Answering the call, the CCHHG, which is co-chaired by NIEHS and the National Oceanic and Atmospheric Administration (NOAA), helped lead the planning process for the climate and health CRA. This included convening delegates from around the world for a scoping workshop in Washington, D.C., in April 2018 to continue thematic research prioritization, adopt a collective vision, and develop a strategic roadmap for the CRA. “Throughout the scoping process, NIEHS’ role has been really vital,” said Dave. “The institute has provided both leadership for the CCHHG, as well as an impetus for other agencies to get involved.”
Advancing Transdisciplinary Research on Climate
During the CRA scoping process, a variety of potential thematic areas were identified, ranging from climate-sensitive infectious diseases to preparedness and response relating to disasters and extreme weather. To address known research gaps, overarching goals of the CRA include funding research to:
- Improve modelling, predictability, and early warning of climate and environmental events.
- Fill knowledge gaps on the pathways from climate exposure to potential diseases.
- Understand health risk, vulnerability, and resilience.
- Deliver usable data and information to achieve innovative solutions to reduce the health impacts of climate and environmental changes.
Every research proposal funded through a Belmont Forum CRA theme must consist of a project co-designed by at least one natural scientist, social scientist, and stakeholder. “Through this transdisciplinary approach, the CRA will help build connections between researchers and stakeholders from the climate, environment, and health sectors, who have historically worked in separate spheres,” said Dave.
Research teams must also include representatives from at least three different countries. Through international collaboration, the forum aims to align conceptual frameworks, understand methodological differences, and determine the best models, which may vary according to country.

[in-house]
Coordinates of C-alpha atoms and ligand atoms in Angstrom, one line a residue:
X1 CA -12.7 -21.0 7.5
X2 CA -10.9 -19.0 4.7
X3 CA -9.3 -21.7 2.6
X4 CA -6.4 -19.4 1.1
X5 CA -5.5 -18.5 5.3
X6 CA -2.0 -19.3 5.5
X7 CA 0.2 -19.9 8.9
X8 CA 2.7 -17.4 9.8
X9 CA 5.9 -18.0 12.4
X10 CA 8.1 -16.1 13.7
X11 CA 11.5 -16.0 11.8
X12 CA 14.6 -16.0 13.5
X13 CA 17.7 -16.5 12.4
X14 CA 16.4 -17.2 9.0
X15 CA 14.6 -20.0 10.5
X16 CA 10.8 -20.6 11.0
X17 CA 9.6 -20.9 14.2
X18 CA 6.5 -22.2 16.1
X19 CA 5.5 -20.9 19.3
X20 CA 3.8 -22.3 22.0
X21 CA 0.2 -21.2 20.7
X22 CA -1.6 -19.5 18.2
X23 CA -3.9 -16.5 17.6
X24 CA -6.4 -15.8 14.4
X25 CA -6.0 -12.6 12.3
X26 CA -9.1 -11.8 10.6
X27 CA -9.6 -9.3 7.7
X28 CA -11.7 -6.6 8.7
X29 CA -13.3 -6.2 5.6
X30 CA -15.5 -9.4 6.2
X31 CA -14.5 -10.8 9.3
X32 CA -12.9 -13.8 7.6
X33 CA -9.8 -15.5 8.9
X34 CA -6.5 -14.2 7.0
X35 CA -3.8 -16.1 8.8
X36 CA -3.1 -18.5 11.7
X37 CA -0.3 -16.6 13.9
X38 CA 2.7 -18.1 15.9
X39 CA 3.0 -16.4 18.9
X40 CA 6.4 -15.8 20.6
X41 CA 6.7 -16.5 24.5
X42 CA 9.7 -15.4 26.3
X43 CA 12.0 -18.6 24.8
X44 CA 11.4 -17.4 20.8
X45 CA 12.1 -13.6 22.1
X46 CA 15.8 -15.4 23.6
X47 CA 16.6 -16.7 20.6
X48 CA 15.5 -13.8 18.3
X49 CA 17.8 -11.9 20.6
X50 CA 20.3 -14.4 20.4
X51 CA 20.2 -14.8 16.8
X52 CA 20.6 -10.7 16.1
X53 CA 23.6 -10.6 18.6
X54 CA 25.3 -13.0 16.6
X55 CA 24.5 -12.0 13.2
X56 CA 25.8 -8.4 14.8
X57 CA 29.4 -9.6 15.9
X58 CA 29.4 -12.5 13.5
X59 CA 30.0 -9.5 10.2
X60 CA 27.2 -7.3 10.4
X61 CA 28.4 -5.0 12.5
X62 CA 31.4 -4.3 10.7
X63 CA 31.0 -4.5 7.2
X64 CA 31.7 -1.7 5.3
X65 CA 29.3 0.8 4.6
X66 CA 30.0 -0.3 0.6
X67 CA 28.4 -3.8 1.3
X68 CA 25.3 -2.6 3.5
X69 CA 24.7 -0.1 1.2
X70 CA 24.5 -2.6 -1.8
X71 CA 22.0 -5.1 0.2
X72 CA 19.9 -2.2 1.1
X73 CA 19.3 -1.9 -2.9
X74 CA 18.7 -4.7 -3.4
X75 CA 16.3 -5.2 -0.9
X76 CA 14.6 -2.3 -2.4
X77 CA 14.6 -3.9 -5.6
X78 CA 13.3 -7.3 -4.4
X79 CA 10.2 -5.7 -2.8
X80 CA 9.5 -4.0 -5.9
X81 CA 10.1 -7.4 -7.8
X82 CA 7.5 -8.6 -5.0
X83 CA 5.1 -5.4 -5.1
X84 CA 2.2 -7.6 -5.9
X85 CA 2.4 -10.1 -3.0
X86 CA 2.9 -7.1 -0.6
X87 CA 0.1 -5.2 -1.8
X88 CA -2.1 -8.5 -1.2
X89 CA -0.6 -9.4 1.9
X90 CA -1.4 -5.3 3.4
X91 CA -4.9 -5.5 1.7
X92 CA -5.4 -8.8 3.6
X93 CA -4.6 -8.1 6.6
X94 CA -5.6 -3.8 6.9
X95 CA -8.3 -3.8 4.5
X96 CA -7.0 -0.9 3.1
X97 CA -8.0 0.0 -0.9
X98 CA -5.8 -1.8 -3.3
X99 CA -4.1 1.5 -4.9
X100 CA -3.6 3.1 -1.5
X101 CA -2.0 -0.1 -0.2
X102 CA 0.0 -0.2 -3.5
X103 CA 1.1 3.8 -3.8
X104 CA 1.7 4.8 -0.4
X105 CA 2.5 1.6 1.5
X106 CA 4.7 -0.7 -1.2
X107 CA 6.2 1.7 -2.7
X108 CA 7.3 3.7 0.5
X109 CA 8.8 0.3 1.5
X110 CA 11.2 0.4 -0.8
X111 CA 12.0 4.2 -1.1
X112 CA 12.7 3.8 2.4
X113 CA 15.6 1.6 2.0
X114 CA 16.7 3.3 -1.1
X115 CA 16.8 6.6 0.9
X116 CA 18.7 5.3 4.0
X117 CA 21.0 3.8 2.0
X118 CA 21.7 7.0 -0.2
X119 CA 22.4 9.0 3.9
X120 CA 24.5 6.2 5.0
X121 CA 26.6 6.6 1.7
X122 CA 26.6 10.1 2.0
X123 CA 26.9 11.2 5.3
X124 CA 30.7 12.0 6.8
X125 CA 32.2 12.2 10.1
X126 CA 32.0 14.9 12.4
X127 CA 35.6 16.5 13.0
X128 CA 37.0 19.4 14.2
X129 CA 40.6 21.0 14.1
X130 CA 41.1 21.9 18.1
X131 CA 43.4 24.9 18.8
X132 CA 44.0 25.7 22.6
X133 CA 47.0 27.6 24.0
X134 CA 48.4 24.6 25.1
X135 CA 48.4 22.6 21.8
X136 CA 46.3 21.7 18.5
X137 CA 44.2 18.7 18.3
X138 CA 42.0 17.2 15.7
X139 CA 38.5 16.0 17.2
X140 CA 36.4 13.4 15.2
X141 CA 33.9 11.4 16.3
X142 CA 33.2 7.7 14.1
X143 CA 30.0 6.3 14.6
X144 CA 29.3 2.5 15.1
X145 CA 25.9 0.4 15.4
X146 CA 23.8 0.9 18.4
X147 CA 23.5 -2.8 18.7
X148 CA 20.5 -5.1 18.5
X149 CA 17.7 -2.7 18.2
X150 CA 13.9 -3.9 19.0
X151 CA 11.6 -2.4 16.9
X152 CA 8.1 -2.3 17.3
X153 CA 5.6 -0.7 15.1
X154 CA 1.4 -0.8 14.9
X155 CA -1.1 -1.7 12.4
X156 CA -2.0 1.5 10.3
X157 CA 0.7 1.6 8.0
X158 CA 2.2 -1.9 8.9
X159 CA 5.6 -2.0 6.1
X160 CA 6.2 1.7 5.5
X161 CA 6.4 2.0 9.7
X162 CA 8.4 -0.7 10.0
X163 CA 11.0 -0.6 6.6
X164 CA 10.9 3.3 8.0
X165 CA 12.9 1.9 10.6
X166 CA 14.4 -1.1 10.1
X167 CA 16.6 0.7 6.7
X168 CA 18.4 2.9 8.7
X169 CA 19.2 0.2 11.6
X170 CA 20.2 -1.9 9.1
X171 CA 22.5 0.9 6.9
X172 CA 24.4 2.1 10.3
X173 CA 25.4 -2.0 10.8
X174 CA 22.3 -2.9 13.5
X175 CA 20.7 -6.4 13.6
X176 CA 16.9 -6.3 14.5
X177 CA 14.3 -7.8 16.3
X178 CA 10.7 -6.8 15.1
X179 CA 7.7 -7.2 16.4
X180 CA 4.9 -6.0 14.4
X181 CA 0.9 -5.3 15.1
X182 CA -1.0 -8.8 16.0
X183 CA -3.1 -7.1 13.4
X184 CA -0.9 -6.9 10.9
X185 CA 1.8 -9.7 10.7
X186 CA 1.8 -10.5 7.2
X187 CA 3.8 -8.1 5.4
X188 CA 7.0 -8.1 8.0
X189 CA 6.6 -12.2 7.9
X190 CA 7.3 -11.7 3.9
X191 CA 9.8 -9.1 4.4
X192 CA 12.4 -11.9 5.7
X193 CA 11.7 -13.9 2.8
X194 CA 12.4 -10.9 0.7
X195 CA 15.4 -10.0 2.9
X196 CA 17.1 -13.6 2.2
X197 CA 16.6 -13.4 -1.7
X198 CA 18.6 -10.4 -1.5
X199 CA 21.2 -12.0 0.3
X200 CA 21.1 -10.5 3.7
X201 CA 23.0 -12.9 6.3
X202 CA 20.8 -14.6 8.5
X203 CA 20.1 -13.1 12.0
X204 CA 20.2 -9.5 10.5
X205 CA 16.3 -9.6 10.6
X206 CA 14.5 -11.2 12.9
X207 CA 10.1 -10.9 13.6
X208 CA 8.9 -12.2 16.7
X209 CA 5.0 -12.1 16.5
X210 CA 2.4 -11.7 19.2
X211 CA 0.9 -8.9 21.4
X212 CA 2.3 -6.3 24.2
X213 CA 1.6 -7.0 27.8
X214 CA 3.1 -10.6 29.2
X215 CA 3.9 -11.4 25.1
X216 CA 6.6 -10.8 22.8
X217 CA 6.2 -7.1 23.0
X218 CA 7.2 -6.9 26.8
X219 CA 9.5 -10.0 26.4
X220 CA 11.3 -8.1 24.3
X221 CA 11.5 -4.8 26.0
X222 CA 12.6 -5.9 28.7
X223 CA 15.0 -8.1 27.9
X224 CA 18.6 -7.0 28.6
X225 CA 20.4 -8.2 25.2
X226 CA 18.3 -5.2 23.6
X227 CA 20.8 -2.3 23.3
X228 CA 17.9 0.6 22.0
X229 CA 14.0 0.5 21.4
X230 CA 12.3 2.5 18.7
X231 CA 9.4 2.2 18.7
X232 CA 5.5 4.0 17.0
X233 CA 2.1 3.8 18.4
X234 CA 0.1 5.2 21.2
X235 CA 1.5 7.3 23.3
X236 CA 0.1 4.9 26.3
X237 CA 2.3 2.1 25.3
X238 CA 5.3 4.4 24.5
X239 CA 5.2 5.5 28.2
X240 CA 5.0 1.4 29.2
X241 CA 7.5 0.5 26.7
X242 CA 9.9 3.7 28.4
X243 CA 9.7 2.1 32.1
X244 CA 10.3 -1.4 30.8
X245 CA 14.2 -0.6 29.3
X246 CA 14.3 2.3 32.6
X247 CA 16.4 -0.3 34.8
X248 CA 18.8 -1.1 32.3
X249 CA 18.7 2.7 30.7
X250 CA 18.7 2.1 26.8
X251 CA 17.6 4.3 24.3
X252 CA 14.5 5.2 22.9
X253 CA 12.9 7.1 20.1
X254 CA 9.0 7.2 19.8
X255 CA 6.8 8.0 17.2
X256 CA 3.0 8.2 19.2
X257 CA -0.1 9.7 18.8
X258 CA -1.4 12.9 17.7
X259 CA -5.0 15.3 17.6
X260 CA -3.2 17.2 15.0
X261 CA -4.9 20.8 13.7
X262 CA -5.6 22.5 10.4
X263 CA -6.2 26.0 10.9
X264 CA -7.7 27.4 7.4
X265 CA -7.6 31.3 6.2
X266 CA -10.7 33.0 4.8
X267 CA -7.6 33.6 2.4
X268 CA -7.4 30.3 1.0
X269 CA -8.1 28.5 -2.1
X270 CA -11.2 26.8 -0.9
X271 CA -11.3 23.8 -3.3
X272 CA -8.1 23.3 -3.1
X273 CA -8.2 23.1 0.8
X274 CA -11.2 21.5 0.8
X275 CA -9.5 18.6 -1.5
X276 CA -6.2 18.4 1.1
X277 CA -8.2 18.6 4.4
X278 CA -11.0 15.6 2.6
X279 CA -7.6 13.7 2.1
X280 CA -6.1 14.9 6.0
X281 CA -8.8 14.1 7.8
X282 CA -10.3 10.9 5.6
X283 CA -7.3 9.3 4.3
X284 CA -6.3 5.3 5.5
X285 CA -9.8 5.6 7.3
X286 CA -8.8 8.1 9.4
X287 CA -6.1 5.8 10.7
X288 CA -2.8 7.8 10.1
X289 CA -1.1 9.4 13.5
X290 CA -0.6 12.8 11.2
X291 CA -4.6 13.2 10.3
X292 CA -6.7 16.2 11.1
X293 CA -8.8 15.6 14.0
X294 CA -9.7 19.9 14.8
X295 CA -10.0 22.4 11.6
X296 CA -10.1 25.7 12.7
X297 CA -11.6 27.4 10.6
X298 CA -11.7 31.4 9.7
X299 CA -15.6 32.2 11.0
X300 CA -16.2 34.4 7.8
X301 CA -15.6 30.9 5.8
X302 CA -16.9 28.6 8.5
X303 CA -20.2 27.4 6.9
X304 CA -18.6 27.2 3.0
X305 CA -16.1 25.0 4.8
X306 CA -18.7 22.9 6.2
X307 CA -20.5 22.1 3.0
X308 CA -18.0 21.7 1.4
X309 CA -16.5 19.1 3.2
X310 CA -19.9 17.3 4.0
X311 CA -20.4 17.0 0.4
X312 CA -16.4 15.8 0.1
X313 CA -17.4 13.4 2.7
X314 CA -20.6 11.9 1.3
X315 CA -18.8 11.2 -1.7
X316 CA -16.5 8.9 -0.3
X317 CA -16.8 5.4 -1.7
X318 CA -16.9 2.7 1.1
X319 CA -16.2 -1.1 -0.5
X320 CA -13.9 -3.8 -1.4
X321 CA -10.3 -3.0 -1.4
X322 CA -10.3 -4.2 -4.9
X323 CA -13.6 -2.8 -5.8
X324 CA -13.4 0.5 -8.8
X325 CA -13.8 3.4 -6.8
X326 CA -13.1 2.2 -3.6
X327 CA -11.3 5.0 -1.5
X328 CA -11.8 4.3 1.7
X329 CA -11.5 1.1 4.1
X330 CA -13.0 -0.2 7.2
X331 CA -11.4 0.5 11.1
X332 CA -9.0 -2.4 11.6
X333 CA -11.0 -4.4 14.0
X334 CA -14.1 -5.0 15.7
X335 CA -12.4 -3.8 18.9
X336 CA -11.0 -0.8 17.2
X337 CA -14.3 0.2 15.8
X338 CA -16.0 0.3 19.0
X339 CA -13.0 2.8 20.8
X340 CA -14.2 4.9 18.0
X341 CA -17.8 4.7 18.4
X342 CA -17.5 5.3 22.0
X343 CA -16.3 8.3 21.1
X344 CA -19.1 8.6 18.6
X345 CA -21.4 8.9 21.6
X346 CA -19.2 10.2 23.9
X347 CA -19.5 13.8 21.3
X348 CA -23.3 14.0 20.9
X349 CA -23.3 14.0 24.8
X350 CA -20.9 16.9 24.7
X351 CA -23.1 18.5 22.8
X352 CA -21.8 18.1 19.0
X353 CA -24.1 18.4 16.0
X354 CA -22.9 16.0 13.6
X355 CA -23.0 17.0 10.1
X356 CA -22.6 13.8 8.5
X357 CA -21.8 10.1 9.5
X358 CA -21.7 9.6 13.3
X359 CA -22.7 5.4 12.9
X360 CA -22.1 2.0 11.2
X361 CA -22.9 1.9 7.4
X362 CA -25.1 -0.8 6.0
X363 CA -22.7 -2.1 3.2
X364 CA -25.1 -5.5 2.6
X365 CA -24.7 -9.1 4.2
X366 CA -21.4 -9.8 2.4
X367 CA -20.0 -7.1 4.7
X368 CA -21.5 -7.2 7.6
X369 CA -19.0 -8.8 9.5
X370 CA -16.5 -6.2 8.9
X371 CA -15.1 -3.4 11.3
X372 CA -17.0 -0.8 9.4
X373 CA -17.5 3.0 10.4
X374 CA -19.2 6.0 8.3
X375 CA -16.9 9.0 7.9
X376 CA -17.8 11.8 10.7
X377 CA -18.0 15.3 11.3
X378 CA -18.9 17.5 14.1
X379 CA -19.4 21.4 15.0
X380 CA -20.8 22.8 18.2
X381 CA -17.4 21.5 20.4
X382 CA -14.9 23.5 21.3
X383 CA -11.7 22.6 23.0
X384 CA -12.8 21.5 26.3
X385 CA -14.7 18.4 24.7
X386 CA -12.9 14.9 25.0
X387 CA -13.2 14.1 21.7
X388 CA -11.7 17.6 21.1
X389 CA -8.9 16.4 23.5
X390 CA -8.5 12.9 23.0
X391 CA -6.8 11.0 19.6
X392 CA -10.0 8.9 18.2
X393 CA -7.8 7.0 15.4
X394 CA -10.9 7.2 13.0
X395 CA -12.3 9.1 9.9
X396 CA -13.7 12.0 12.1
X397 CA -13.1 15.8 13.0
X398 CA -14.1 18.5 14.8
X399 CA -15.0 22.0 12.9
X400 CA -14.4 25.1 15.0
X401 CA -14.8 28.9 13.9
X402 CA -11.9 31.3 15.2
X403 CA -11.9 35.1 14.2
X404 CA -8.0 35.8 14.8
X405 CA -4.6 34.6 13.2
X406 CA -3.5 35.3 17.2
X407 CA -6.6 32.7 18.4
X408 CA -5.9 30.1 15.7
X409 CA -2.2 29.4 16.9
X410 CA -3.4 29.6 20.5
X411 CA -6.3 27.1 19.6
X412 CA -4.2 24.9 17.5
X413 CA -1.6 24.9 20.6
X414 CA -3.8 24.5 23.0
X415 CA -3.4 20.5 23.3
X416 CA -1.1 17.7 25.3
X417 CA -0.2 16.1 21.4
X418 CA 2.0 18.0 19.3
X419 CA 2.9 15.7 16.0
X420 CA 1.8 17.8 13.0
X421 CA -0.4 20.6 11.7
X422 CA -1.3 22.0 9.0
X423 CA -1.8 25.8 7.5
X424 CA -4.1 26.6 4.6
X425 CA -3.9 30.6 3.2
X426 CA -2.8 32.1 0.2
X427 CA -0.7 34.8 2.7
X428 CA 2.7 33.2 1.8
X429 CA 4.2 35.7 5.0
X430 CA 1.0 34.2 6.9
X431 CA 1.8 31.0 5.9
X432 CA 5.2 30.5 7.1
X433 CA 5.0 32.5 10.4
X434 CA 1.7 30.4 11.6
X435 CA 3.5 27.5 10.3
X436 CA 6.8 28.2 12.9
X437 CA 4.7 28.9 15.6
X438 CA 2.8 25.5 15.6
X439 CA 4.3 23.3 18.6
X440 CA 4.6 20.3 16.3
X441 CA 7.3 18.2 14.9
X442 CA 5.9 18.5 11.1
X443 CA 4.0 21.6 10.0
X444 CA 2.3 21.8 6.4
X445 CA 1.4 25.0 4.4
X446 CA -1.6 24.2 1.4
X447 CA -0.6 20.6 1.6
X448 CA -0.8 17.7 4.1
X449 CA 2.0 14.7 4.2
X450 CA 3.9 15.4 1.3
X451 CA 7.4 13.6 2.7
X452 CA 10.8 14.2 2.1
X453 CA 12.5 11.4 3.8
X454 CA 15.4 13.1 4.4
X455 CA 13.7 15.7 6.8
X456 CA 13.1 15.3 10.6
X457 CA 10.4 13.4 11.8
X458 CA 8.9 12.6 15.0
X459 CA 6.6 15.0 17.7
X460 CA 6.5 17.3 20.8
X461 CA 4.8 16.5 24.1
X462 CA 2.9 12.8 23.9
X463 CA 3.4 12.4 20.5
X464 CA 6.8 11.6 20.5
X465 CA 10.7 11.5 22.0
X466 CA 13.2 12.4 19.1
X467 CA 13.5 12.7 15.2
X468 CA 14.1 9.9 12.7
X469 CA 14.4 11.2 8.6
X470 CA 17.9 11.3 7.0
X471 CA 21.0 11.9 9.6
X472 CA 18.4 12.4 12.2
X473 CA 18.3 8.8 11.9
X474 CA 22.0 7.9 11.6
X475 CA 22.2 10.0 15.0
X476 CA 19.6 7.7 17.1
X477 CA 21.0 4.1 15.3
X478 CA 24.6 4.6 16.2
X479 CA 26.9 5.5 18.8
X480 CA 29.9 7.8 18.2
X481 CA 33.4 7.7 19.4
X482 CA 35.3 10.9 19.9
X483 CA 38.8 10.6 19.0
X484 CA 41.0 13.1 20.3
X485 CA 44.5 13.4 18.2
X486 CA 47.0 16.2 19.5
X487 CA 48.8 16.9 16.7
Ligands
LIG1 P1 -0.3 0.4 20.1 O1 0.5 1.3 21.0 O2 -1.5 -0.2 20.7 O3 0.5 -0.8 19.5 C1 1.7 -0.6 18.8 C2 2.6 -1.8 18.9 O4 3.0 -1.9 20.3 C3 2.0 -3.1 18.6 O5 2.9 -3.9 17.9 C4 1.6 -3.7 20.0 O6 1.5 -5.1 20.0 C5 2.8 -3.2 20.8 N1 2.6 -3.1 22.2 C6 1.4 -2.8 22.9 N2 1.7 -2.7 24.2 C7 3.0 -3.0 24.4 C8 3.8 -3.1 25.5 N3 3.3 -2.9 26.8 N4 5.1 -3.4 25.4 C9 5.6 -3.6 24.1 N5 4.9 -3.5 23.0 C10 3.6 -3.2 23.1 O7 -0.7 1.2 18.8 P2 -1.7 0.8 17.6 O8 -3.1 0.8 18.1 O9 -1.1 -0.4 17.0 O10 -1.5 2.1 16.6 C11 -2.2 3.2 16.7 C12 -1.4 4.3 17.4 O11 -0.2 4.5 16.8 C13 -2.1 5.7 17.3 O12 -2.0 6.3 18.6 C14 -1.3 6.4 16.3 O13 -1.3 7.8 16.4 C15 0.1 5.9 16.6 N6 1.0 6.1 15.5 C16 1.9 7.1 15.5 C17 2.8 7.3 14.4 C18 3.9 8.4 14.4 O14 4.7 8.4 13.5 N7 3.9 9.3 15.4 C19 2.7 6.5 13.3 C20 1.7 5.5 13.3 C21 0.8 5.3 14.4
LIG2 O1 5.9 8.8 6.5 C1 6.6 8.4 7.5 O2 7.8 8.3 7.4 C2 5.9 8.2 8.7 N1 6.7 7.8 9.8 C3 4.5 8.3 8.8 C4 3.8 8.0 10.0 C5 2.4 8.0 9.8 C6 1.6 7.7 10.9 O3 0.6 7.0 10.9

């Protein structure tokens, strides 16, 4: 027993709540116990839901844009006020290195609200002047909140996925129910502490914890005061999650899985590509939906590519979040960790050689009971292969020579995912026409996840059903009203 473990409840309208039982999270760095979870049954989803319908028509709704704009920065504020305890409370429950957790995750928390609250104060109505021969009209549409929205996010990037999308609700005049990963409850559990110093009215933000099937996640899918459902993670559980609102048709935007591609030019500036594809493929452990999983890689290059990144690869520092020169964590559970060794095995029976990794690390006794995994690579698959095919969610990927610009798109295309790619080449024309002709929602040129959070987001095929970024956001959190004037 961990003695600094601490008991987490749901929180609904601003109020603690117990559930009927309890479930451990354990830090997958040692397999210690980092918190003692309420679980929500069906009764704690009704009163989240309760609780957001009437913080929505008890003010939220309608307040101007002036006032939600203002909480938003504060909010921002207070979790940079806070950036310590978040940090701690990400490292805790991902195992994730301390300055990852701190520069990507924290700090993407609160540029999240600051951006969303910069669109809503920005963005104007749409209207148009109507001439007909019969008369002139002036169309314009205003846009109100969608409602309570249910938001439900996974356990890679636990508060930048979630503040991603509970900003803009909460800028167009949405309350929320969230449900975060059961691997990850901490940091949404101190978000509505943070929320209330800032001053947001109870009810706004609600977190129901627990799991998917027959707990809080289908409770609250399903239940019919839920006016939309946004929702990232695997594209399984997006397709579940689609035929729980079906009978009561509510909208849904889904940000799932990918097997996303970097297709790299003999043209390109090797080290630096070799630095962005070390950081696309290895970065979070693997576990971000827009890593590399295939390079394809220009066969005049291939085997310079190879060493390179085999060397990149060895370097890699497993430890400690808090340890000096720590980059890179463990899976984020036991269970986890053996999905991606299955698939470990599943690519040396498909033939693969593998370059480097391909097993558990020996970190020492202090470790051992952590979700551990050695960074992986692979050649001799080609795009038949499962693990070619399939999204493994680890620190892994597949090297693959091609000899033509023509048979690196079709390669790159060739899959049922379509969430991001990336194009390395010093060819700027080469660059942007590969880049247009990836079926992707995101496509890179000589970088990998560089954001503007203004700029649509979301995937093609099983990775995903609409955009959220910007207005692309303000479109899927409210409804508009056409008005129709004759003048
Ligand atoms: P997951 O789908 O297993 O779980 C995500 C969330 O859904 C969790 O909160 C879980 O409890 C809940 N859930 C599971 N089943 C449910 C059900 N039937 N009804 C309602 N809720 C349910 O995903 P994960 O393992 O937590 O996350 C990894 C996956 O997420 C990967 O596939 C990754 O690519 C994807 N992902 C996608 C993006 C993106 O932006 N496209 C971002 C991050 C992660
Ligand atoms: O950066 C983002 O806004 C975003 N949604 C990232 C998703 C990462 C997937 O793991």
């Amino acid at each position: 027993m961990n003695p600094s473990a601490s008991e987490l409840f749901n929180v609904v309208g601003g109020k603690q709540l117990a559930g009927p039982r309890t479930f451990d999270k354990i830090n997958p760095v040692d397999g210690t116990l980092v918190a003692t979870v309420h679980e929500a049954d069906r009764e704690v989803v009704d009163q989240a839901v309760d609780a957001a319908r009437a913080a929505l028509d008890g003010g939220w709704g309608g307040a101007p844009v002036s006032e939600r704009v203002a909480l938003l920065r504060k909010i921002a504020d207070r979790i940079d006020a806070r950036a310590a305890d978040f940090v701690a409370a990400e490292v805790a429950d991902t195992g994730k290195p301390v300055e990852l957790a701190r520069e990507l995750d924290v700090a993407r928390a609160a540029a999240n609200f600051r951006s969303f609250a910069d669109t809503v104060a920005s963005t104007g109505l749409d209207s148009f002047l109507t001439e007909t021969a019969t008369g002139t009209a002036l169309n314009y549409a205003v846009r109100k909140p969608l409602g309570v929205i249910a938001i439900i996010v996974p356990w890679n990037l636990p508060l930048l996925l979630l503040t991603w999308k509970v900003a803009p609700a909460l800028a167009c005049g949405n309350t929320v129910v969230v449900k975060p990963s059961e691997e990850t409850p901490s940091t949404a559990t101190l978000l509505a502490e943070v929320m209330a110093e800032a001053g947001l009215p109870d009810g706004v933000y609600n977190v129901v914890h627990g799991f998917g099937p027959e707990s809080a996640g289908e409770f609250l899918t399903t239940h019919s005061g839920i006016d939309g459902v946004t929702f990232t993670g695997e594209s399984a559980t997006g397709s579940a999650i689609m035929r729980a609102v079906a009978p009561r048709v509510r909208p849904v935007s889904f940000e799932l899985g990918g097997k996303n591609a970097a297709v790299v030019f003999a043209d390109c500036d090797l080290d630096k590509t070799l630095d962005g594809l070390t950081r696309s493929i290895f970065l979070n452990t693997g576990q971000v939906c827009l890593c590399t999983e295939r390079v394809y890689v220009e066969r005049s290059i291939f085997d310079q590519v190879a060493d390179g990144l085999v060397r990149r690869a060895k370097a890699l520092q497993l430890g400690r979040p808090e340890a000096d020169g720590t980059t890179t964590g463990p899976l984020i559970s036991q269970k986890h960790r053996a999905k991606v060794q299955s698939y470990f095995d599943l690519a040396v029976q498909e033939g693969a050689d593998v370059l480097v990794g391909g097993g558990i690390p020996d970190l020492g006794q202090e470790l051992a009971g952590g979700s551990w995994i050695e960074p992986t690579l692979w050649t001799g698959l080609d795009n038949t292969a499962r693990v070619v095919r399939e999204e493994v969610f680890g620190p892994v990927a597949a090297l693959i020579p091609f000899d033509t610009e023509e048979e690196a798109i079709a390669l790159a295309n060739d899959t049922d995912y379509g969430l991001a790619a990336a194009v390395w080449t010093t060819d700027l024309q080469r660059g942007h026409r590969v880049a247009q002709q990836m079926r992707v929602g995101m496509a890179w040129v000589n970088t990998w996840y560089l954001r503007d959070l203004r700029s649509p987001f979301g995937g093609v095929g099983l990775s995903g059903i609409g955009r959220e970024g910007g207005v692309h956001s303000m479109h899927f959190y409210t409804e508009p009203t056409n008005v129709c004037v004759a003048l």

Aligning International Resources
“The Belmont Forum aligns research priorities, coordinating current and emerging funding activities, so that the sum of the whole is greater than the sum of the parts,” said Juli Trtanj, climate and health lead for NOAA.
While the CRA presents many opportunities to find synergies internationally, the funding opportunity will also provide many benefits for U.S. agencies. “For U.S. agencies, our involvement in these efforts presents an opportunity to align our work more closely and strategically with each other, so that we can put a united, strong front foot forward in the Belmont Forum,” said Trtanj. “We’re generating momentum for other U.S. agencies to participate in other CRAs down the road, creating a precedent.”
“The Belmont Forum, and the institutes involved in the collaborative funding, should be lauded for their leadership and vision to take a step out on this,” said Trtanj. “Kudos to the Belmont Forum for taking this on and creating a space for us to advance climate and health research.”